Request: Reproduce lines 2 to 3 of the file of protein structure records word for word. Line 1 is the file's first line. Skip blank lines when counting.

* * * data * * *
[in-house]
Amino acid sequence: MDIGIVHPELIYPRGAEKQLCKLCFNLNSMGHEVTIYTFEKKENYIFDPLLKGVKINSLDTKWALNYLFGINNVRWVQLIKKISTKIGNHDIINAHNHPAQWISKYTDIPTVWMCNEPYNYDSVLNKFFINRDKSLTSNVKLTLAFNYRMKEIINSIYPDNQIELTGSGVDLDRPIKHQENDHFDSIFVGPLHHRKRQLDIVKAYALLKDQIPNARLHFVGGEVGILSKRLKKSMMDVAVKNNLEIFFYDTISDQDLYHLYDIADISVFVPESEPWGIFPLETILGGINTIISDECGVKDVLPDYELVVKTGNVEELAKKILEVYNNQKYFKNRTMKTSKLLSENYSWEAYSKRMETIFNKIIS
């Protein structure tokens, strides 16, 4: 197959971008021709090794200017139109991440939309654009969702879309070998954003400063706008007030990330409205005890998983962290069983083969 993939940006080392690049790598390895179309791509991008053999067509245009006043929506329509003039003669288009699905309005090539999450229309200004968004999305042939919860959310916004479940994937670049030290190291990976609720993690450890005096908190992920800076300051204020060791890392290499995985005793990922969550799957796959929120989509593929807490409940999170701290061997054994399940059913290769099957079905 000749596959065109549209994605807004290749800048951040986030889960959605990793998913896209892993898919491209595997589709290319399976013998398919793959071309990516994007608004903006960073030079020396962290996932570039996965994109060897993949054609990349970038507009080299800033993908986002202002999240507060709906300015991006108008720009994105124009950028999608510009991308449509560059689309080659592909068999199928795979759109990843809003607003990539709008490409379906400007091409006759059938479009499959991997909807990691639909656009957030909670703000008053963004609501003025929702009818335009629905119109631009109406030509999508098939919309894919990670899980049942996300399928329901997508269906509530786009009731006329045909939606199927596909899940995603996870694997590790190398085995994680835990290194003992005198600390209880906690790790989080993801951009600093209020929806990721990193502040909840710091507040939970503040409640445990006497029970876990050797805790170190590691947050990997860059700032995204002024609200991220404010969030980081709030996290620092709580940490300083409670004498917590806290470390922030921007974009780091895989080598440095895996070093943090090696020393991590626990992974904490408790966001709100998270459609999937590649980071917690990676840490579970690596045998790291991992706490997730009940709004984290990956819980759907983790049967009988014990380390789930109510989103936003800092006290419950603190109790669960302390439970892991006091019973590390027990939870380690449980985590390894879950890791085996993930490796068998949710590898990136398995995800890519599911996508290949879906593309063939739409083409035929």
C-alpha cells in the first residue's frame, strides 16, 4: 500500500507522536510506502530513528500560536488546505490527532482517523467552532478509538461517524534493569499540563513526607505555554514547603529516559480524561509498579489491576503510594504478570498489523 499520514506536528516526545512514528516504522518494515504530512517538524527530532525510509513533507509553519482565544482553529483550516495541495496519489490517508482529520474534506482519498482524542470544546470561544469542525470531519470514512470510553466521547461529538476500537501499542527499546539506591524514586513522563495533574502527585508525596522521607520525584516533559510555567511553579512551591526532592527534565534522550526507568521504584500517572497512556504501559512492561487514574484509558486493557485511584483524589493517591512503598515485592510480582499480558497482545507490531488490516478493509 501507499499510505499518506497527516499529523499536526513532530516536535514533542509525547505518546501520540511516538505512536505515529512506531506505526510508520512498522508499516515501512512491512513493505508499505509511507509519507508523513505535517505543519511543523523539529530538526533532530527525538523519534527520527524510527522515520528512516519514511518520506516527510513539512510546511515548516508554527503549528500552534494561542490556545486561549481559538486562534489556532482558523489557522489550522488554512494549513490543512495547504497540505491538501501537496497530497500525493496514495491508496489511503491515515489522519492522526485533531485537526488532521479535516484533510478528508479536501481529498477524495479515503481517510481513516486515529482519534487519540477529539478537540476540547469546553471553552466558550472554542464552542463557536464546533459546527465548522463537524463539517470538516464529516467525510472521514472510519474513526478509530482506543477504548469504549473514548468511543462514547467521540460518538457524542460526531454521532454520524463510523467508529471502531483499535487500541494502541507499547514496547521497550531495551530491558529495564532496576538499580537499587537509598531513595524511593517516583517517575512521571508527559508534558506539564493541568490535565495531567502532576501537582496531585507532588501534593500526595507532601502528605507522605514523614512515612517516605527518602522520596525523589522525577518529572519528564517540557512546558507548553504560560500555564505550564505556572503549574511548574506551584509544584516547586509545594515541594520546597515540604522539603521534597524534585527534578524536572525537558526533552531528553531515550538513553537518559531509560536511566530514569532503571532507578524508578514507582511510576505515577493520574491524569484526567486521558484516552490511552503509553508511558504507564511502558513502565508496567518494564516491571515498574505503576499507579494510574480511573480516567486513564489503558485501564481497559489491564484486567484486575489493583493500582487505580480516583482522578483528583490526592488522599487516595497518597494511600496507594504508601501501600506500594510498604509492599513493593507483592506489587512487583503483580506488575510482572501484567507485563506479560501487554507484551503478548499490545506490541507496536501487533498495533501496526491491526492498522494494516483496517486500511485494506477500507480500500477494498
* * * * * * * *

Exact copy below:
Amino acid sequence: MDIGIVHPELIYPRGAEKQLCKLCFNLNSMGHEVTIYTFEKKENYIFDPLLKGVKINSLDTKWALNYLFGINNVRWVQLIKKISTKIGNHDIINAHNHPAQWISKYTDIPTVWMCNEPYNYDSVLNKFFINRDKSLTSNVKLTLAFNYRMKEIINSIYPDNQIELTGSGVDLDRPIKHQENDHFDSIFVGPLHHRKRQLDIVKAYALLKDQIPNARLHFVGGEVGILSKRLKKSMMDVAVKNNLEIFFYDTISDQDLYHLYDIADISVFVPESEPWGIFPLETILGGINTIISDECGVKDVLPDYELVVKTGNVEELAKKILEVYNNQKYFKNRTMKTSKLLSENYSWEAYSKRMETIFNKIIS
């Protein structure tokens, strides 16, 4: 197959971008021709090794200017139109991440939309654009969702879309070998954003400063706008007030990330409205005890998983962290069983083969 993939940006080392690049790598390895179309791509991008053999067509245009006043929506329509003039003669288009699905309005090539999450229309200004968004999305042939919860959310916004479940994937670049030290190291990976609720993690450890005096908190992920800076300051204020060791890392290499995985005793990922969550799957796959929120989509593929807490409940999170701290061997054994399940059913290769099957079905 000749596959065109549209994605807004290749800048951040986030889960959605990793998913896209892993898919491209595997589709290319399976013998398919793959071309990516994007608004903006960073030079020396962290996932570039996965994109060897993949054609990349970038507009080299800033993908986002202002999240507060709906300015991006108008720009994105124009950028999608510009991308449509560059689309080659592909068999199928795979759109990843809003607003990539709008490409379906400007091409006759059938479009499959991997909807990691639909656009957030909670703000008053963004609501003025929702009818335009629905119109631009109406030509999508098939919309894919990670899980049942996300399928329901997508269906509530786009009731006329045909939606199927596909899940995603996870694997590790190398085995994680835990290194003992005198600390209880906690790790989080993801951009600093209020929806990721990193502040909840710091507040939970503040409640445990006497029970876990050797805790170190590691947050990997860059700032995204002024609200991220404010969030980081709030996290620092709580940490300083409670004498917590806290470390922030921007974009780091895989080598440095895996070093943090090696020393991590626990992974904490408790966001709100998270459609999937590649980071917690990676840490579970690596045998790291991992706490997730009940709004984290990956819980759907983790049967009988014990380390789930109510989103936003800092006290419950603190109790669960302390439970892991006091019973590390027990939870380690449980985590390894879950890791085996993930490796068998949710590898990136398995995800890519599911996508290949879906593309063939739409083409035929």